Ragweed pollen contains multiple allergenic components that differ in their ability to elicit an allergic response in humans. There are the “major” allergens, such as Amb a I, to which the great majority of ragweed-allergic individuals develop antibodies. Conversely, there are proteins that are reactive in a small percentage (10–20%) of ragweed-allergic subjects, even though they can be highly immunogenic in susceptible individuals. These are referred to as “minor” allergens. A group of minor allergens, the Amb Vs, has been used as a model to study the genetics of human immune response. The Amb Vs were selected for two primary reasons. First, the immunizing doses are extremely low; for Amb a V the dosage is probably less than 60 ng per year in the Baltimore area (Marsh, 1975). Under these conditions approximately 10% of the ragweed-allergic population develop IgE antibody and a somewhat greater portion develop IgG antibody to Amb a V (Marsh et al., 1982a). This condition mimics the responder/nonresponder delineation observed in experimental animals. Second, the Amb Vs’ small size and simple structure suggested that immune recognition might be limited to a single, or very few, immunodominant epitopes. Thus, in the polymorphic human population, only individuals with a particular genetic makeup would be responsive to these allergens. Recently, studies of the Amb Vs have been expanded to include analysis of the molecular interactions that occur during immune response to inhaled allergens.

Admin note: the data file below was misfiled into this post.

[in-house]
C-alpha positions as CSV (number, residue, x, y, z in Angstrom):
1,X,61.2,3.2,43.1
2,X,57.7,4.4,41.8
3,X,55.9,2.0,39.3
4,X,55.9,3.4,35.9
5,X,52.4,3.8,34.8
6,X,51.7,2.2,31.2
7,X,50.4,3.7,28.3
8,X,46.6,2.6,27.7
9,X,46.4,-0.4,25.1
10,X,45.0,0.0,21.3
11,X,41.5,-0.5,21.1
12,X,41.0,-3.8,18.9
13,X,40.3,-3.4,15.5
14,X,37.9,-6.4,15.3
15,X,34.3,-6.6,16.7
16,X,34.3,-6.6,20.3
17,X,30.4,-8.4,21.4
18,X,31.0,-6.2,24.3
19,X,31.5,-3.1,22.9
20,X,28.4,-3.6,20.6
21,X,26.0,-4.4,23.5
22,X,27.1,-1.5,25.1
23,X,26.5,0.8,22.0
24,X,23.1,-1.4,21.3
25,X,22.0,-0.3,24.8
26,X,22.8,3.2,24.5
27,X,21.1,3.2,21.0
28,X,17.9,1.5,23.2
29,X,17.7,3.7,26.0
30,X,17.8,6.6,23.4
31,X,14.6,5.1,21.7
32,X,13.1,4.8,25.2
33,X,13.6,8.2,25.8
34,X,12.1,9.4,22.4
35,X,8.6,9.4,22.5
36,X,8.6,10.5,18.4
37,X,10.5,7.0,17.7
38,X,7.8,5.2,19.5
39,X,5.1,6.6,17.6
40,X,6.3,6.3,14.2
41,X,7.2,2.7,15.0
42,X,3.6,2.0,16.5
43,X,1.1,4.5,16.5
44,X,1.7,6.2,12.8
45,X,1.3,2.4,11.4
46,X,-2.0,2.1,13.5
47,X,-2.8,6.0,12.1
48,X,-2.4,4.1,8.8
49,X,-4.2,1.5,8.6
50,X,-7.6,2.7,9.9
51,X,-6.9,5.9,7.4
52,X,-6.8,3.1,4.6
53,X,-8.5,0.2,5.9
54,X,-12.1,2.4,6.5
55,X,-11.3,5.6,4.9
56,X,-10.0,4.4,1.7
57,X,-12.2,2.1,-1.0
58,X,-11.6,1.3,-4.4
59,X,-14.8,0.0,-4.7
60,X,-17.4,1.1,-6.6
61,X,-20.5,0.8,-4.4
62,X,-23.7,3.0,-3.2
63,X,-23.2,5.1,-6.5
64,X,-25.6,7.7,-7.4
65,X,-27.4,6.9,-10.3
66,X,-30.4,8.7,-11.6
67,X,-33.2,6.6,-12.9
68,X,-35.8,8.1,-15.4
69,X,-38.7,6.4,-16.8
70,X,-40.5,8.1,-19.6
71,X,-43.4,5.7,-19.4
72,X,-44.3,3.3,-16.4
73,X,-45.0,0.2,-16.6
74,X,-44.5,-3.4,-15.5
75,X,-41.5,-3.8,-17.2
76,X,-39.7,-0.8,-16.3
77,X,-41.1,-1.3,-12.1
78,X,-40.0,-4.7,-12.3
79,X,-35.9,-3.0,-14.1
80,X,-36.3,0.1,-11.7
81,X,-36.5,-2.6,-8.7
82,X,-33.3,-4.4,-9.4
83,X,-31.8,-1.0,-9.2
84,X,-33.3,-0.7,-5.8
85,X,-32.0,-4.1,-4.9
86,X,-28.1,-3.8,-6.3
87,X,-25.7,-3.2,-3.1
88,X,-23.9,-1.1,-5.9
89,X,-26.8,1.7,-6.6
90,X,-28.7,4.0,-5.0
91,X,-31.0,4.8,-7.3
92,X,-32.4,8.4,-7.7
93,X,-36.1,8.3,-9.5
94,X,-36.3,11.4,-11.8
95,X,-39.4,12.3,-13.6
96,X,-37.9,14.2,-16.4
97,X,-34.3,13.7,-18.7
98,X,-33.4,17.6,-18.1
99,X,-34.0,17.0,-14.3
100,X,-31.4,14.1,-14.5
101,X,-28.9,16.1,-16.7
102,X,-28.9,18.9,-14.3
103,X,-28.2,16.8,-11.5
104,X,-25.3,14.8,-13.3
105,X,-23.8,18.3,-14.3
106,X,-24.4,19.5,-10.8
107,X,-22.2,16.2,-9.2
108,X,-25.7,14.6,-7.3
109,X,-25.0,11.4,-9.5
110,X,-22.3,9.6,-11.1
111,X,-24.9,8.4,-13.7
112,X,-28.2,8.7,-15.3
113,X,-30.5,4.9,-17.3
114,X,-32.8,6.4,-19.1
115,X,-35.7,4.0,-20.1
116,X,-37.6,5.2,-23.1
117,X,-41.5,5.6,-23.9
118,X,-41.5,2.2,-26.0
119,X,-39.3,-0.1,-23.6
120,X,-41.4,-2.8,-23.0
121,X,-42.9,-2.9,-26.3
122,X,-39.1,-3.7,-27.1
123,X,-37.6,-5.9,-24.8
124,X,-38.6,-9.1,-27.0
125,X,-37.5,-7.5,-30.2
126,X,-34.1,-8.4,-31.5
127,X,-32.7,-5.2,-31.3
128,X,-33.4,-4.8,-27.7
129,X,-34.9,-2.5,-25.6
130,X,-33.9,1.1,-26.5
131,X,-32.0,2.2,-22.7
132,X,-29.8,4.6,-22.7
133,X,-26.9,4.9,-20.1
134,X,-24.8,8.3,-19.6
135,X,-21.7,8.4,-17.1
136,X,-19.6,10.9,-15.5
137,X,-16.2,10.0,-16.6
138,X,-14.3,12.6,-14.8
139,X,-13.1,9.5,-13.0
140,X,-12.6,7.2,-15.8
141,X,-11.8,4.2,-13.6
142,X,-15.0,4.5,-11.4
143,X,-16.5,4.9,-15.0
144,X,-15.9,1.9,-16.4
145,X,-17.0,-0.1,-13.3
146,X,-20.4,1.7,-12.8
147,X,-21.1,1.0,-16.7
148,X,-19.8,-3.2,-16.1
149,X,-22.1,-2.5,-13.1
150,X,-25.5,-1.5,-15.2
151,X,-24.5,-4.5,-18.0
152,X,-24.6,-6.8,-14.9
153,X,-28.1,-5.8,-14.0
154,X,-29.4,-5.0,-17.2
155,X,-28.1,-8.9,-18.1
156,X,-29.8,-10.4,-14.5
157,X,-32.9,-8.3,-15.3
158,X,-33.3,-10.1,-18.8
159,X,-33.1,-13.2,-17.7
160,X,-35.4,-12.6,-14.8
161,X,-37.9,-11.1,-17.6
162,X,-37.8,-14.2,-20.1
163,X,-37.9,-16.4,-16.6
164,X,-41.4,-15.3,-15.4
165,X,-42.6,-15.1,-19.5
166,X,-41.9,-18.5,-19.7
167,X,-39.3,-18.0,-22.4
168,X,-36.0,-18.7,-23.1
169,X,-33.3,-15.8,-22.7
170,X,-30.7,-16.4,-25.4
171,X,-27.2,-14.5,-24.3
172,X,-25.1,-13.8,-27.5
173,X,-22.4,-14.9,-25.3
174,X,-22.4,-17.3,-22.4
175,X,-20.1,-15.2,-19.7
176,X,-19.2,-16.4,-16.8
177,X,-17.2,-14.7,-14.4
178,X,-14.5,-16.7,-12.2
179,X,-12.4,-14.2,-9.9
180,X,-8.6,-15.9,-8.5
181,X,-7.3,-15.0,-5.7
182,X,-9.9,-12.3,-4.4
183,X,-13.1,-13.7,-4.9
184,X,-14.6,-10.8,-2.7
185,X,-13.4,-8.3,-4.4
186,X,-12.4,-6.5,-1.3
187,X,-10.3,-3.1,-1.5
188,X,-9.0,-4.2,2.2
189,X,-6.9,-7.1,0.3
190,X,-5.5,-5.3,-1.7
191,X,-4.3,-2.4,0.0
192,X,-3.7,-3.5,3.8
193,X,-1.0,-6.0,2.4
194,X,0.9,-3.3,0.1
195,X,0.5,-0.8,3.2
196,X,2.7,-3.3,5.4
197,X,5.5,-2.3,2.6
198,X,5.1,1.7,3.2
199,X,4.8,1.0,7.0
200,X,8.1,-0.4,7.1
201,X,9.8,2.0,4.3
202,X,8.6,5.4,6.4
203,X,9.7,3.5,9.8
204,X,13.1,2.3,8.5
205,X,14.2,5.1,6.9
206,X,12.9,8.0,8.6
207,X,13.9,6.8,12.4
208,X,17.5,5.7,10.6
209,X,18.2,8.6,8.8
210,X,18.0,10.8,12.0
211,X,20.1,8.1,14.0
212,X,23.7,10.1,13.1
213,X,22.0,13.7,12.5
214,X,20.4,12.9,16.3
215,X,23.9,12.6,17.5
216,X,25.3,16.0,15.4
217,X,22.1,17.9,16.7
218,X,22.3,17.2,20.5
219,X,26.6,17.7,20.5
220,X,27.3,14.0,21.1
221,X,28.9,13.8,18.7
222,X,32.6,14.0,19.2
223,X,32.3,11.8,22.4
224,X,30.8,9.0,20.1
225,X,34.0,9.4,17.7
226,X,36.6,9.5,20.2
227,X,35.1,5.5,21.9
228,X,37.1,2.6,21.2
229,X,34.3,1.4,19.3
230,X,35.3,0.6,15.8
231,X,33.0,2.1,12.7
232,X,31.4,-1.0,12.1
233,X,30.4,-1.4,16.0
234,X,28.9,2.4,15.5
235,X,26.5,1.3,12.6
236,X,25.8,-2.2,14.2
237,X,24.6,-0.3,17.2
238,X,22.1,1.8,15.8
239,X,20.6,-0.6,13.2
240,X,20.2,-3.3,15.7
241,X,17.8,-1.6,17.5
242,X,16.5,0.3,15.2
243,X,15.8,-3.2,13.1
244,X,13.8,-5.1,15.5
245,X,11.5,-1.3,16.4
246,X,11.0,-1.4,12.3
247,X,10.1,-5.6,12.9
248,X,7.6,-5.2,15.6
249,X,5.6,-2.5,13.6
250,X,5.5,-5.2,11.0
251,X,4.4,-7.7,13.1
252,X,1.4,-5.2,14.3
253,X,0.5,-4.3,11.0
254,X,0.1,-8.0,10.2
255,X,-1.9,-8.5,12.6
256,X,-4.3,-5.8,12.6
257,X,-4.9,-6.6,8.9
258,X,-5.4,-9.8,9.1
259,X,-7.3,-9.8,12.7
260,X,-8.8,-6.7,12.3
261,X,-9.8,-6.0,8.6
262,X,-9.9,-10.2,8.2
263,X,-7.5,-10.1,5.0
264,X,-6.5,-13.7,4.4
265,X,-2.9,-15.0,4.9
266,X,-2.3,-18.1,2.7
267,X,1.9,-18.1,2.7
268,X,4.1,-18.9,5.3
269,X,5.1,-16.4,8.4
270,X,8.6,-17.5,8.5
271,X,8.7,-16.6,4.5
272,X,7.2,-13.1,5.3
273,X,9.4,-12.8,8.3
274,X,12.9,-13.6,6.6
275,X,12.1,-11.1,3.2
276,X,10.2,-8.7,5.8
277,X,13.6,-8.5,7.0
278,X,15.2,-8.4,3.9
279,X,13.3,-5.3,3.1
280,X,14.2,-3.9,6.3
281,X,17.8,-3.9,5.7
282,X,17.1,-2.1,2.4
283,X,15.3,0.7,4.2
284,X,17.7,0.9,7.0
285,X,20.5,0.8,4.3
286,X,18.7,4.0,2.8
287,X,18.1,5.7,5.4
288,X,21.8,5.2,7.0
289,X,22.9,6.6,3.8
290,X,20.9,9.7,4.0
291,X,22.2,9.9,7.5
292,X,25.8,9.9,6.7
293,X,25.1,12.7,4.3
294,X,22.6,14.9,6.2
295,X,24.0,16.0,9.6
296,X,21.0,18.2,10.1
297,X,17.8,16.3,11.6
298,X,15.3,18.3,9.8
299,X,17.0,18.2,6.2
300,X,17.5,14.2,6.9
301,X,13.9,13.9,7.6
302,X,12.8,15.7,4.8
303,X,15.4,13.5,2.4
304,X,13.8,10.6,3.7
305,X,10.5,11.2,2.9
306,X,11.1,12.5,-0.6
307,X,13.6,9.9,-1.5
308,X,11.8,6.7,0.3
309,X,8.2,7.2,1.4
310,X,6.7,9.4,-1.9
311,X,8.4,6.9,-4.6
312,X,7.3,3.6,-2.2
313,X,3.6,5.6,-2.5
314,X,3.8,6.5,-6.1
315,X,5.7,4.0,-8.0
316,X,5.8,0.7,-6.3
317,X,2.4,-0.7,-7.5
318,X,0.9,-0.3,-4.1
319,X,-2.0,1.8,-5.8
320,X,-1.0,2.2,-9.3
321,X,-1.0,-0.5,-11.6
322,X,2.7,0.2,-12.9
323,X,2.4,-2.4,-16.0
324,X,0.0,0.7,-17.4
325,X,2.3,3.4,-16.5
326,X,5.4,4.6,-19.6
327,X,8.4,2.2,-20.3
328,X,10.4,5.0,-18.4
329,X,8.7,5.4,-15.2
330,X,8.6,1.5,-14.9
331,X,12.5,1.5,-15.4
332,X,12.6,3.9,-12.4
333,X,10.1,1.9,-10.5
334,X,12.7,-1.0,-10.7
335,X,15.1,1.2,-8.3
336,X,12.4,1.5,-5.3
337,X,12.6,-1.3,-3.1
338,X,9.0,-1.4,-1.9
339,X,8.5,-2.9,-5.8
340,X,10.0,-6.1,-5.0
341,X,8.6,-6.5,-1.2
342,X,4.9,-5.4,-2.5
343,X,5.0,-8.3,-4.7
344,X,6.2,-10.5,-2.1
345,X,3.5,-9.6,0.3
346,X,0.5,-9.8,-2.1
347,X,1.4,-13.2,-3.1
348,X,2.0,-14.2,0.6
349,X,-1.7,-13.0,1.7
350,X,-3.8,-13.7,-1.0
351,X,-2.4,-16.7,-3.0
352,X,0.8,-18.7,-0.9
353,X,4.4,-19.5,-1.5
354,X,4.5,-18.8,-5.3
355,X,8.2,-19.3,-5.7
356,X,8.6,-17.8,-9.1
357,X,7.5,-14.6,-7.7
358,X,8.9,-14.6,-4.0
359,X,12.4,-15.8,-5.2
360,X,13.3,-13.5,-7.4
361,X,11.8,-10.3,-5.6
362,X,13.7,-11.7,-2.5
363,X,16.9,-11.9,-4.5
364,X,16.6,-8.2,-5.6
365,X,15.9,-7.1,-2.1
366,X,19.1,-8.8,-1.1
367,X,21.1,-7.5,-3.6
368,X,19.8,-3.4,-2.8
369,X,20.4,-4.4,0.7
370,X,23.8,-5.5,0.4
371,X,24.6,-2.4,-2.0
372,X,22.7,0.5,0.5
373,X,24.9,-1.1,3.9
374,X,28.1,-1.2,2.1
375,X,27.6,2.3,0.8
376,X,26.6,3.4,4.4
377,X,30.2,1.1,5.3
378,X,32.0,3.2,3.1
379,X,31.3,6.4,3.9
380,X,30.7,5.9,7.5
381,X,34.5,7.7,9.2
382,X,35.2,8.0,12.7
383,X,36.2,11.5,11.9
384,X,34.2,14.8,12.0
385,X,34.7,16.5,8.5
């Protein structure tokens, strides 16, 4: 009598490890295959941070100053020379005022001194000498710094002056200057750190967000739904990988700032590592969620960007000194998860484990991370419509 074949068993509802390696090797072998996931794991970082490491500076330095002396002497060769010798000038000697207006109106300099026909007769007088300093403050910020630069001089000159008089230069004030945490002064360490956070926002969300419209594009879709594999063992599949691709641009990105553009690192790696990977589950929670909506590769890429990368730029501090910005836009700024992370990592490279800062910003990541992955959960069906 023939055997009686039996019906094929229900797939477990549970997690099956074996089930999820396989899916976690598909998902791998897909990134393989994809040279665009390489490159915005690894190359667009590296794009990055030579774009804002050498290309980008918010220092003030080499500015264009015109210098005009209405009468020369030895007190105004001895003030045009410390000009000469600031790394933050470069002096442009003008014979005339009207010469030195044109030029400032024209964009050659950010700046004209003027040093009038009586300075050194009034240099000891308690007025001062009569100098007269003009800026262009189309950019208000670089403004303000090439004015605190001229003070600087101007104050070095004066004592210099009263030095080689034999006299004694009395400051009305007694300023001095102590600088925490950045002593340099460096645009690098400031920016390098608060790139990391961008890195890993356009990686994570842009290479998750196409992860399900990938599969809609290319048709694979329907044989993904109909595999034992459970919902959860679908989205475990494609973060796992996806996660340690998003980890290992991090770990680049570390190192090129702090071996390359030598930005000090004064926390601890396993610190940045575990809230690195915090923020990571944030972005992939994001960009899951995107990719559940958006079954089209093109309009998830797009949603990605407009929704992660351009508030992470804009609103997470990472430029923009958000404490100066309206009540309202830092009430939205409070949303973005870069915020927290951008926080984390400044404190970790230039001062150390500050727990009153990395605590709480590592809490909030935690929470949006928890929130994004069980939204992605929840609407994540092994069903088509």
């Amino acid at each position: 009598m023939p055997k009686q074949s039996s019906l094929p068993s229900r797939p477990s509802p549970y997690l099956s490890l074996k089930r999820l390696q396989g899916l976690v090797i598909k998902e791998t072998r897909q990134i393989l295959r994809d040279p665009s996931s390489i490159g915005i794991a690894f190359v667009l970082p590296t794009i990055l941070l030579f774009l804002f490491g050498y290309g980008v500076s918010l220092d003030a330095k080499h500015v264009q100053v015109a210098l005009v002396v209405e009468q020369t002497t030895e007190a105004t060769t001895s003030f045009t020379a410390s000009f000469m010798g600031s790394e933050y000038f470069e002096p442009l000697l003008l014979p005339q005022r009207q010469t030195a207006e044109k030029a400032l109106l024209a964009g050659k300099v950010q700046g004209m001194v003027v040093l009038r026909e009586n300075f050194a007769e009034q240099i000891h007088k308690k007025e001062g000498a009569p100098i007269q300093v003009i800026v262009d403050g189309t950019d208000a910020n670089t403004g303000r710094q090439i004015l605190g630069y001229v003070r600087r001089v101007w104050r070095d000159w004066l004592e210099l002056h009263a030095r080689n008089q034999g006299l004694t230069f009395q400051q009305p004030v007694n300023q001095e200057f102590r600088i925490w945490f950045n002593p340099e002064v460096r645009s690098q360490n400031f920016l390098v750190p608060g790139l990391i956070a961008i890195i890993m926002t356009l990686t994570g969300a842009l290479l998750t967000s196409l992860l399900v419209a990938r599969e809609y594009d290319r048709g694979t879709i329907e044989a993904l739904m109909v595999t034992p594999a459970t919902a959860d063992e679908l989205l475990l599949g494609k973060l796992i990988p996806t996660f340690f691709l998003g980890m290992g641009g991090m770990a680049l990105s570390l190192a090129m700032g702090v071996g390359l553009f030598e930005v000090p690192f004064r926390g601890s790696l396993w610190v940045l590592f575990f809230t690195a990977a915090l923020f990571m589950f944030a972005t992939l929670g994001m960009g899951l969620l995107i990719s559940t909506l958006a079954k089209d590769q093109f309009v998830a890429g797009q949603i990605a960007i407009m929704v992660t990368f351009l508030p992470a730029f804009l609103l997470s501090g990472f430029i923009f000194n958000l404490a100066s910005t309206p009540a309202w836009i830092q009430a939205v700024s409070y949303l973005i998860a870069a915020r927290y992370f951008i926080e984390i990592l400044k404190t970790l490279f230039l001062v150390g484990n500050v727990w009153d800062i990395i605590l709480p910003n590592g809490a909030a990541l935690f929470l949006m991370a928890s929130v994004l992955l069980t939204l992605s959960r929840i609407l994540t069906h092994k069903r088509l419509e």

KeywordsAmbrosia Artemisiifolia Short Ragweed Giant Ragweed Ambrosia Trifida Short Ragweed Pollen
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